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Animal Behaviour

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Nicole M

on 14 October 2013

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Transcript of Animal Behaviour

Classifying Learned Behaviours

Animals learn to ignore certain stimuli because repeated exposure to the stimulus results in neither a reward nor a punishment.

It's why birds learn to ignore scarecrows. It's also important in screening out the many non-dangerous stimuli in the environment such as the sound of wind and waves. Habituation allows humans living near rail or road links to sleep without constant awakening in response to noise stimuli. It avoids wasting energy in making escape responses to non-harmful stimuli.
"Mind Mapping" Animal Behaviour
By Nicole Makomva
Insight Learning
This is regarded as the highest form of learning. It's based on the ability to think and reason in order to solve problems or deal with situations in ways that don't resemble fixed, reflex response or the need for repeated trial and error. Once solved, the solution to the problem is remembered. In wolfgang Kohler's work, chimpanzees (pan troglodytes) were presented with bananas hung out of reach and a set of boxes. The chimps were able to stack the boxes on top of each other to reach the bananas. Since then, behaviour among other apes, such as gorillas, orang-utans and gibbons, has been studied.
Many organisms demonstrate social behaviour, from insects, such as bees, to humans. Some advantages are:
Females give birth to only one (or very few) infants at a time. The maternal care and group protection enhances the survival rate of the young.
The young learn by observing other members of the group and playing with them.
The final relatively large brain size slows the maturation of primates. The security of a group enhances the survival and learning of immature young
Greater ability to detect and deter predators is achieved by groups of individuals working together.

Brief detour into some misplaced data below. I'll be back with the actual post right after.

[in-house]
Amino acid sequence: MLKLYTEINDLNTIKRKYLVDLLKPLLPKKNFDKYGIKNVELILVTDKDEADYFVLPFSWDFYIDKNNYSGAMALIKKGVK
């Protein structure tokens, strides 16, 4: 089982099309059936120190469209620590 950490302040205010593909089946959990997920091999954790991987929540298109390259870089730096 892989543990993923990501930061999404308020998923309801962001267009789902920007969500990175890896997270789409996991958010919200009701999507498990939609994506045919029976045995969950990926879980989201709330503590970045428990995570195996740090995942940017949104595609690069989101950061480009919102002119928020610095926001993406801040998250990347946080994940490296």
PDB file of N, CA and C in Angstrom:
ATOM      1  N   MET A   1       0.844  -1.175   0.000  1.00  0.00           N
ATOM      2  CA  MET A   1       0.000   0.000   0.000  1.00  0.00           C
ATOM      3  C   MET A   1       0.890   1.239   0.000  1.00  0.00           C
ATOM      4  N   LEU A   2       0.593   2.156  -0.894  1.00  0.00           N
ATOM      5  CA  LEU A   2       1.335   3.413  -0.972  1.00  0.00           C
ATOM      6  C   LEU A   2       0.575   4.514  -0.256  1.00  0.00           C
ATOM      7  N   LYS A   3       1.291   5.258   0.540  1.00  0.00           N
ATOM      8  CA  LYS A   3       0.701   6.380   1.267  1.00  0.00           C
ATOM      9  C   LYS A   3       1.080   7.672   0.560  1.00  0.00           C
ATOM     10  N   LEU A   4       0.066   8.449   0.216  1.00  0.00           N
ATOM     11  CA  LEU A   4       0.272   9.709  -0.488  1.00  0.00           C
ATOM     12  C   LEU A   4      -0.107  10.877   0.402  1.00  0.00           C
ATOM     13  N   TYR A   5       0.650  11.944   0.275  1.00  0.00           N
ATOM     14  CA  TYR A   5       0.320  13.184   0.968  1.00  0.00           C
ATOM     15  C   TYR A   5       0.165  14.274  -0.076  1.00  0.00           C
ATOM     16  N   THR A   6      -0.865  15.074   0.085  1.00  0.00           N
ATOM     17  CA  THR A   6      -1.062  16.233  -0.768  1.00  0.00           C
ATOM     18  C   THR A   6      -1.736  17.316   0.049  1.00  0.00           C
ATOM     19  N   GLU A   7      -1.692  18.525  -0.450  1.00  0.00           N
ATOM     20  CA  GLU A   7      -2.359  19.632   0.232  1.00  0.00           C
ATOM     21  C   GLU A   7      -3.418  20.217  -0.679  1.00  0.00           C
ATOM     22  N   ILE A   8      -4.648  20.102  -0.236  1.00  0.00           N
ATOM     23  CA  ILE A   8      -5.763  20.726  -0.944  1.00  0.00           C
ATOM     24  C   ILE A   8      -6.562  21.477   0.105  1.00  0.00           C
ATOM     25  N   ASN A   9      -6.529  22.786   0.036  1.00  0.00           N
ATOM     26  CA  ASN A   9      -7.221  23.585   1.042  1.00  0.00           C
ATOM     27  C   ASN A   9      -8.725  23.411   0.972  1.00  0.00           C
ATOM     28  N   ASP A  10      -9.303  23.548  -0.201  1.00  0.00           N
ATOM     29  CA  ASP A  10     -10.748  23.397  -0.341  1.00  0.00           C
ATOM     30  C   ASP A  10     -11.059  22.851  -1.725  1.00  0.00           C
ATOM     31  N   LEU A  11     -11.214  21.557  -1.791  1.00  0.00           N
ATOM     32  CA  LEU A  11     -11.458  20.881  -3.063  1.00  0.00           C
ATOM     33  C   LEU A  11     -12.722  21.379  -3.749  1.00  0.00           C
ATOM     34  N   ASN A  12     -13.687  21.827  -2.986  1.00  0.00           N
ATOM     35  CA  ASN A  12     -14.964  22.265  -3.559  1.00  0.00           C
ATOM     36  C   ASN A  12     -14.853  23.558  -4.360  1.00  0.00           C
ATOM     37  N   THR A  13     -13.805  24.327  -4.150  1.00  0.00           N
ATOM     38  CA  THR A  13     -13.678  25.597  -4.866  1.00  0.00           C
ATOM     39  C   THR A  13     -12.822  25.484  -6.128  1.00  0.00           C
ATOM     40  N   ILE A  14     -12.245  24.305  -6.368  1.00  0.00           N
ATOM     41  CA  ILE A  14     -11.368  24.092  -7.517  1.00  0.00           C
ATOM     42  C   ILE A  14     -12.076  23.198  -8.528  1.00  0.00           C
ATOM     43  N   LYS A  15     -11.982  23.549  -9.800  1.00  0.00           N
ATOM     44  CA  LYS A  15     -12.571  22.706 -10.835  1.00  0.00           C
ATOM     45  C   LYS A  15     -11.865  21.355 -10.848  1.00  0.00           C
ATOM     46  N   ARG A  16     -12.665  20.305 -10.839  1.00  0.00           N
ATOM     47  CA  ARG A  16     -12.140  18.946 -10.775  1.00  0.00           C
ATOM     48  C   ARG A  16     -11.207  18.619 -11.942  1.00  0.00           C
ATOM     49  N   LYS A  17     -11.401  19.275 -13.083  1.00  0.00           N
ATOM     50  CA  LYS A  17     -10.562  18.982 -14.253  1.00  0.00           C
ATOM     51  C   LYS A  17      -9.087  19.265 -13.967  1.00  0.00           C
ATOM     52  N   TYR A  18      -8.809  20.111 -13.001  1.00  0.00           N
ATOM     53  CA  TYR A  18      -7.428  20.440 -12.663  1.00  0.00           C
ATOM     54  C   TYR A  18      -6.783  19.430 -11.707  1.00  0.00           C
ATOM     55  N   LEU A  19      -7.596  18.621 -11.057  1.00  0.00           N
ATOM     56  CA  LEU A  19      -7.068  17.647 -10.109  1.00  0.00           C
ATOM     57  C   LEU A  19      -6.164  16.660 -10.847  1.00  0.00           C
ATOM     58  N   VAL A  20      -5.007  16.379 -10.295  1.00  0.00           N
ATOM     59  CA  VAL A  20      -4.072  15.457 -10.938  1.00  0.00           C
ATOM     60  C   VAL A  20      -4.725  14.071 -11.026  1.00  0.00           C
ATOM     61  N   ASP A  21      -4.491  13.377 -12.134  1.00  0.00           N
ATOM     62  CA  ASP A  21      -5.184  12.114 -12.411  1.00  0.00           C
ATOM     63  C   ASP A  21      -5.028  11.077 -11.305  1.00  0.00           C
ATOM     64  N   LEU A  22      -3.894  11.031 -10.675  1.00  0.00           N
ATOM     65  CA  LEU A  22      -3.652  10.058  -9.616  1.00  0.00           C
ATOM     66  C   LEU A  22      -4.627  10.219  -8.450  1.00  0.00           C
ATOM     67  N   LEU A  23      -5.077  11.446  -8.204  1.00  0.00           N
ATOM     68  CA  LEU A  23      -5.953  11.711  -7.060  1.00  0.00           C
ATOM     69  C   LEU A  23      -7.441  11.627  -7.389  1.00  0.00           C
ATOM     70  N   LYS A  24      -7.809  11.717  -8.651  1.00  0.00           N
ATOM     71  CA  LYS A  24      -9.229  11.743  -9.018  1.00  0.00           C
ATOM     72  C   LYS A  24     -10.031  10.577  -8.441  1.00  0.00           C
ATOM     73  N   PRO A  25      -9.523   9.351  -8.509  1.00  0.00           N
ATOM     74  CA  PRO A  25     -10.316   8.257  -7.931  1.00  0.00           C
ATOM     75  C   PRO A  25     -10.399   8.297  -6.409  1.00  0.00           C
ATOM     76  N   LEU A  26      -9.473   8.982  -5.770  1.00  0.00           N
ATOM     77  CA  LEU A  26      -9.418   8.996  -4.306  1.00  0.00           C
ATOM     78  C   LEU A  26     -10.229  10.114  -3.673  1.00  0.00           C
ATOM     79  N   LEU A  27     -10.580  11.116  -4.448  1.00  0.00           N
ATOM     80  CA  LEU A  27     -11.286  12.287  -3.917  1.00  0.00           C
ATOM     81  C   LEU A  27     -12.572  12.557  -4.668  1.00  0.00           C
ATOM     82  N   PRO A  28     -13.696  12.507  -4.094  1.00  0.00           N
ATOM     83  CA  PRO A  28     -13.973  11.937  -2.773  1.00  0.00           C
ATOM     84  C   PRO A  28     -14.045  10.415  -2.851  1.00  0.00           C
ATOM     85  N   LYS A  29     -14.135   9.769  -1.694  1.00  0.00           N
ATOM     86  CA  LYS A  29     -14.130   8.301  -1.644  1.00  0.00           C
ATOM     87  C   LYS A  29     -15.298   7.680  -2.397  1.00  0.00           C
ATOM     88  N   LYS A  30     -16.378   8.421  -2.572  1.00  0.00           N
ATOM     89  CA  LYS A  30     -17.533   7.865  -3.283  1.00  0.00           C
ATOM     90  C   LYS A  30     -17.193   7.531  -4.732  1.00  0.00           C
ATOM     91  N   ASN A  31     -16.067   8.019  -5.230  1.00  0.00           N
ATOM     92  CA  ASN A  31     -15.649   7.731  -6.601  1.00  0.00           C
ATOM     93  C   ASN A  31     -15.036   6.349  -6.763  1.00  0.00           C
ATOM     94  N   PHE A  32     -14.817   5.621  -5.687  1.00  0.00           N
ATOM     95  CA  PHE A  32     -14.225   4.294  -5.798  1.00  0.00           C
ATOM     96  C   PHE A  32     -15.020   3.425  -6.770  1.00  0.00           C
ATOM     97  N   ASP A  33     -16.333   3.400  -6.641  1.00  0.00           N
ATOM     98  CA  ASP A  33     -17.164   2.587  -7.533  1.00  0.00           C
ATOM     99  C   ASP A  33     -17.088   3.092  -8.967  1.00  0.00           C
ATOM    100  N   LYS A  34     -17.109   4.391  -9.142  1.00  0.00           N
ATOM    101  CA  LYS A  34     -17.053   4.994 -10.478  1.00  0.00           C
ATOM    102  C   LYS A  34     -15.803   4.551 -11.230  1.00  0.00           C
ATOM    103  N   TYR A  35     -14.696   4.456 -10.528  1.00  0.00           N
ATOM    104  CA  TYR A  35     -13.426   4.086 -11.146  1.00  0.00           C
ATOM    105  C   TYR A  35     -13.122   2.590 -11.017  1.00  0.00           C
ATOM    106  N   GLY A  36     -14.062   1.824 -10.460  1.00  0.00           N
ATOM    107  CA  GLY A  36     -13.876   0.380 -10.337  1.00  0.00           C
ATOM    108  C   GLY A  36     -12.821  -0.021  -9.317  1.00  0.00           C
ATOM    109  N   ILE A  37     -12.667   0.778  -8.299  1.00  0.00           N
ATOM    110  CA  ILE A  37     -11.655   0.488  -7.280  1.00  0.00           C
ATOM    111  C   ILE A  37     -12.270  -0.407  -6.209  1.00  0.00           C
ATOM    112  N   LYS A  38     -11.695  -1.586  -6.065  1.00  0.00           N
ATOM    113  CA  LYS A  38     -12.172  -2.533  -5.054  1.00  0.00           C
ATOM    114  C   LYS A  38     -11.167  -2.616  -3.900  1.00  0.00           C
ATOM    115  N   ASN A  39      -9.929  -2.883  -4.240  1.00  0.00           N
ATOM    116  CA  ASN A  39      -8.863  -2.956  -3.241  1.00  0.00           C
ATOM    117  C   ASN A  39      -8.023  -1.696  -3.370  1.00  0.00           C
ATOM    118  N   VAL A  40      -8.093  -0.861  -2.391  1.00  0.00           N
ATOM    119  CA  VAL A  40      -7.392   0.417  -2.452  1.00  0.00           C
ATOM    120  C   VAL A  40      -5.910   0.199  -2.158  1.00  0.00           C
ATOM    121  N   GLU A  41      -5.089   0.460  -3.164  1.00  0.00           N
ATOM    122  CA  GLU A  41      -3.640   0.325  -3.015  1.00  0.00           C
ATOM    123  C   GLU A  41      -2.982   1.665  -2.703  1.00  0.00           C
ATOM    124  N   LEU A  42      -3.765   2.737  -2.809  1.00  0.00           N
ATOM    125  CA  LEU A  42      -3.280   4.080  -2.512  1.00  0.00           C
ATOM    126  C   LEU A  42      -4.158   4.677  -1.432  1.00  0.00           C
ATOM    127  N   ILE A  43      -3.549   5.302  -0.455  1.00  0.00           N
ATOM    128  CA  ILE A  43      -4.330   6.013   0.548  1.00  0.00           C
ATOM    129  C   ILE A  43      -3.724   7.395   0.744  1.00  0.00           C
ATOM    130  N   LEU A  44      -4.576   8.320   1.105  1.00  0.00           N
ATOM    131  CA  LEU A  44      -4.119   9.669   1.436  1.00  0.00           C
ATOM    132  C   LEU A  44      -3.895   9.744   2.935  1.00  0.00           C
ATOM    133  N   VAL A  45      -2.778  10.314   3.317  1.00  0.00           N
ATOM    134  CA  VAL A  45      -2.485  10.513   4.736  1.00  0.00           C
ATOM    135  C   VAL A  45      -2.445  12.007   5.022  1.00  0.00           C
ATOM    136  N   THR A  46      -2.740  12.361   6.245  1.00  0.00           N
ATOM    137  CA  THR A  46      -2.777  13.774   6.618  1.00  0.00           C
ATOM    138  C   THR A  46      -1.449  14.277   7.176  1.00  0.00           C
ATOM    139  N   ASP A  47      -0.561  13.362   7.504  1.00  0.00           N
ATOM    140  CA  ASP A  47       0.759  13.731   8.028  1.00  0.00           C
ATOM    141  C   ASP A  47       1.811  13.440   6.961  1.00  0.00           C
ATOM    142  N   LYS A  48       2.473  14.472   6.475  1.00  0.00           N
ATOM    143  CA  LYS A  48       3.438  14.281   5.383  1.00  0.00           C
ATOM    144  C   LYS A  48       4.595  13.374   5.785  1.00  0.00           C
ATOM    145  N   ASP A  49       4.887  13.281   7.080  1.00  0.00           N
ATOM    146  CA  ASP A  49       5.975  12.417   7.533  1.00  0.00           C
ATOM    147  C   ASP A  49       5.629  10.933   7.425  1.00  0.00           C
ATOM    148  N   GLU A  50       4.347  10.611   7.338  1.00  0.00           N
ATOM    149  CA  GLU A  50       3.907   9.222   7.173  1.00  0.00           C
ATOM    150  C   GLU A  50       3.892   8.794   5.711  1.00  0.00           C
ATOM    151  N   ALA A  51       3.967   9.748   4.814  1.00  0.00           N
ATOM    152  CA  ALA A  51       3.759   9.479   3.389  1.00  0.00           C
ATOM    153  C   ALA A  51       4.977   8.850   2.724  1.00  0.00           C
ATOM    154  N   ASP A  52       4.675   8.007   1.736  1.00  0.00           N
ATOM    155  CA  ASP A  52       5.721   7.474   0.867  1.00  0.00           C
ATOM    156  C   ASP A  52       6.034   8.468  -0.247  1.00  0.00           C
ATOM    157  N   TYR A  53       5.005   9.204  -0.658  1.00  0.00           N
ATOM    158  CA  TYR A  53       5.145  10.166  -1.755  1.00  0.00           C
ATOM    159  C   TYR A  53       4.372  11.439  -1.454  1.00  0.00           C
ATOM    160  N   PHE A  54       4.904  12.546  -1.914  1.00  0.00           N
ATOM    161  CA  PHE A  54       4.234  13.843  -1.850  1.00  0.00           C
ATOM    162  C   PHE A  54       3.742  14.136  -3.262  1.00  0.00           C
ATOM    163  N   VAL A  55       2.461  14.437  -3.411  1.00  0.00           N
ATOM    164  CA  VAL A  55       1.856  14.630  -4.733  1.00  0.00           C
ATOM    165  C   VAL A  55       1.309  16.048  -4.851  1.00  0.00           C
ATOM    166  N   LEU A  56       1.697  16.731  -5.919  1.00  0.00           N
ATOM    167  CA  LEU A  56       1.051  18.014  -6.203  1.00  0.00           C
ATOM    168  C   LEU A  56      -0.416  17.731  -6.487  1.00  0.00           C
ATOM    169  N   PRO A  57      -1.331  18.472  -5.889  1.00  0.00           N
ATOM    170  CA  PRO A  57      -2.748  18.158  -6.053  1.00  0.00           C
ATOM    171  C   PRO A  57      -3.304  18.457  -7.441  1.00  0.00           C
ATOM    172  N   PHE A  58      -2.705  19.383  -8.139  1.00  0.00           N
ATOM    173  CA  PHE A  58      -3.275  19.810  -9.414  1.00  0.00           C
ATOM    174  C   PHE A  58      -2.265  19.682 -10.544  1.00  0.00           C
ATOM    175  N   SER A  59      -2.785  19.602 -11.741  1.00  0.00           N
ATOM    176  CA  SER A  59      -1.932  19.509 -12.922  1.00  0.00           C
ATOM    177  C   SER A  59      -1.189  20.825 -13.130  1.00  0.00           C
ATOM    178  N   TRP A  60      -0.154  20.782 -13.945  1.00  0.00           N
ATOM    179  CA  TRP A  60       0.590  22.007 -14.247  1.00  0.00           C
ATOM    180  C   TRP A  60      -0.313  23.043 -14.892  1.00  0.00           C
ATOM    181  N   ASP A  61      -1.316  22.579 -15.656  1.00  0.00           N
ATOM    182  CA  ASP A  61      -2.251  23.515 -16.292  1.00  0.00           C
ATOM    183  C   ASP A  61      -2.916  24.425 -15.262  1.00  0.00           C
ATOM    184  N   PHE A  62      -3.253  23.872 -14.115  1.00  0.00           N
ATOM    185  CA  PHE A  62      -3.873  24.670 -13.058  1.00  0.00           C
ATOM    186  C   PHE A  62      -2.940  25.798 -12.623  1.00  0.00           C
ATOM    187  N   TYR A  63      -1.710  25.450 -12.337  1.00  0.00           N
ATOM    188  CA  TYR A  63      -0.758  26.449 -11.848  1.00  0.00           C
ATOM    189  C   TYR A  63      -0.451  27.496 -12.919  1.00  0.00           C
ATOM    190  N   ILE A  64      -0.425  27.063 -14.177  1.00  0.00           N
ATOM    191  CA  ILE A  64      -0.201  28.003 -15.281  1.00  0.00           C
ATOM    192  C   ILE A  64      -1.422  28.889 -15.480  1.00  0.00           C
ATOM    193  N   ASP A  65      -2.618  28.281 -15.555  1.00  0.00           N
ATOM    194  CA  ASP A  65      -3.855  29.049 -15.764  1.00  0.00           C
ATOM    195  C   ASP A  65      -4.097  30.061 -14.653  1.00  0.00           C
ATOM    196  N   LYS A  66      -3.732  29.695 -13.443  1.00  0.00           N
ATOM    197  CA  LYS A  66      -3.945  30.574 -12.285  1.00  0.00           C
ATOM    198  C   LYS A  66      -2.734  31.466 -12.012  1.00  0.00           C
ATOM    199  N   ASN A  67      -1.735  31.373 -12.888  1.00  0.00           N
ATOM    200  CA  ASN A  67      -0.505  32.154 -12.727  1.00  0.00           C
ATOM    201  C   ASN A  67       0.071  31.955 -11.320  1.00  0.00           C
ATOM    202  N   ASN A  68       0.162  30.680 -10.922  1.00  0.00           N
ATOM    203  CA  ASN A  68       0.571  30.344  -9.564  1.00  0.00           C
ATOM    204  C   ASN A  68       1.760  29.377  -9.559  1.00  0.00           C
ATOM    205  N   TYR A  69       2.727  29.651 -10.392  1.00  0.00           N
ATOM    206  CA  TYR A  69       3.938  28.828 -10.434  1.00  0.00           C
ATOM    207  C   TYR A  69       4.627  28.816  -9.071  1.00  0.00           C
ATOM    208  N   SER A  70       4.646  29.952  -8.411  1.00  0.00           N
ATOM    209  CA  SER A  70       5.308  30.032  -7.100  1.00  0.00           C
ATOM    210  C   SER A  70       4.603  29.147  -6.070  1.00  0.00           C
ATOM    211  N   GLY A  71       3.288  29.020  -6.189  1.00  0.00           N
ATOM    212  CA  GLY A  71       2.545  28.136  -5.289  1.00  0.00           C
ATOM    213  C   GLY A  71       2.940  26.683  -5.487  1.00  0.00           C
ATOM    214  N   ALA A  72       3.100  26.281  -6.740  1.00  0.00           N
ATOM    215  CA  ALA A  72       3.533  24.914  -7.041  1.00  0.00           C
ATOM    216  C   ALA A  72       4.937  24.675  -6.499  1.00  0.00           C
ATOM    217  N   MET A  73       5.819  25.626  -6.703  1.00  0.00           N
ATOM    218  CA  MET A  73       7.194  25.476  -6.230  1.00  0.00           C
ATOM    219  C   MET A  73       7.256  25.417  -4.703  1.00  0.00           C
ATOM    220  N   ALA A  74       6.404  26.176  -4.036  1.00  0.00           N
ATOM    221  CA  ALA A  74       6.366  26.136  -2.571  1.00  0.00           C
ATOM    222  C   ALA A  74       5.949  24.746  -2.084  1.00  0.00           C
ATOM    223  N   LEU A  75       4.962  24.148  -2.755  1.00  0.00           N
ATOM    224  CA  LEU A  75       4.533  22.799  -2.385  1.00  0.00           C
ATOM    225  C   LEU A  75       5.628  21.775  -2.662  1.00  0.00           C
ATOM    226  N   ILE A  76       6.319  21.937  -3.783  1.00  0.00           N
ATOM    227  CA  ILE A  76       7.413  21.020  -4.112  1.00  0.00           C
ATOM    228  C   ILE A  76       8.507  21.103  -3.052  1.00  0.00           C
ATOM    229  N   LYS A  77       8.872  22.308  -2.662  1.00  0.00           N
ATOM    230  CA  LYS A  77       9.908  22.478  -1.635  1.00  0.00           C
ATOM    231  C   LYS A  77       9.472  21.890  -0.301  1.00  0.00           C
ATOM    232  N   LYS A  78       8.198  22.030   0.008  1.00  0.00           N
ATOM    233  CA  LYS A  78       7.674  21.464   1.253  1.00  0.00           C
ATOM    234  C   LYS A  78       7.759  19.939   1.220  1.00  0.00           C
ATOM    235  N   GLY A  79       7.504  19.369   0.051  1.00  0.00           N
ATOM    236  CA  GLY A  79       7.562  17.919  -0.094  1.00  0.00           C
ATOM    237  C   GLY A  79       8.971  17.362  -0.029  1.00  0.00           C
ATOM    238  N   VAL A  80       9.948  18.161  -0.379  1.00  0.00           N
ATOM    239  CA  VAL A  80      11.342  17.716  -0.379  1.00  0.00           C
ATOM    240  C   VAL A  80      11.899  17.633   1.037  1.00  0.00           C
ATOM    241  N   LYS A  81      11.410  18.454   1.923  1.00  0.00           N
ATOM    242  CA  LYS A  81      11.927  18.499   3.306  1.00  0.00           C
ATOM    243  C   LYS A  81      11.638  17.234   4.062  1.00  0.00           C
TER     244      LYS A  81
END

Classical and Operant Conditioning
Pavlov's dog. Before conditioning the dog would salivate at the sight or smell of food. The food was an unconditioned stimulus and the salivation was an unconditioned response. He began ringing a bell when he was about to bring the food and the dogs soon began to salivate without having smelt or seen the food. The ringing is known as a
conditioned stimulus
which leads to a new reflex action called a
conditioned response
Animals can learn to relate a pair of events and respond to the first in anticipation of the second. This type of learning is passive and involuntary. Pavlov used other conditioned stimuli including the ticking of a metronome and even gunshots in order to elicit the conditioned response.

A kinesis is an orientation behaviour where the rate of movement increase when the organism is in unfavourable conditions. The behaviour is 'non-directional', meaning that the response is to change the rate of meovement overall in relation to the intensity of the stimulation, not in any particular direction. For example, woodlice will move around rapidly and randomly until they are in more suitable conditions if placed in dry/bright conditions. This is purely a physiological response; they don't actively seek a dark, damp area.
Learned Behaviour:
refers to animal responses that change or adapt with experience. There is a range of learned behaviours identified, from simply learning not to respond to a repeated stimulation, to the ability to consider a problem and formulate a soultion. This type of behaviour has the greatest survival benefit to animals
with a longer lifespan and so time to learn
with an element of parental care of the young, which involves learning from parents
living for a part of the time at least with other members of the species in order to learn from them.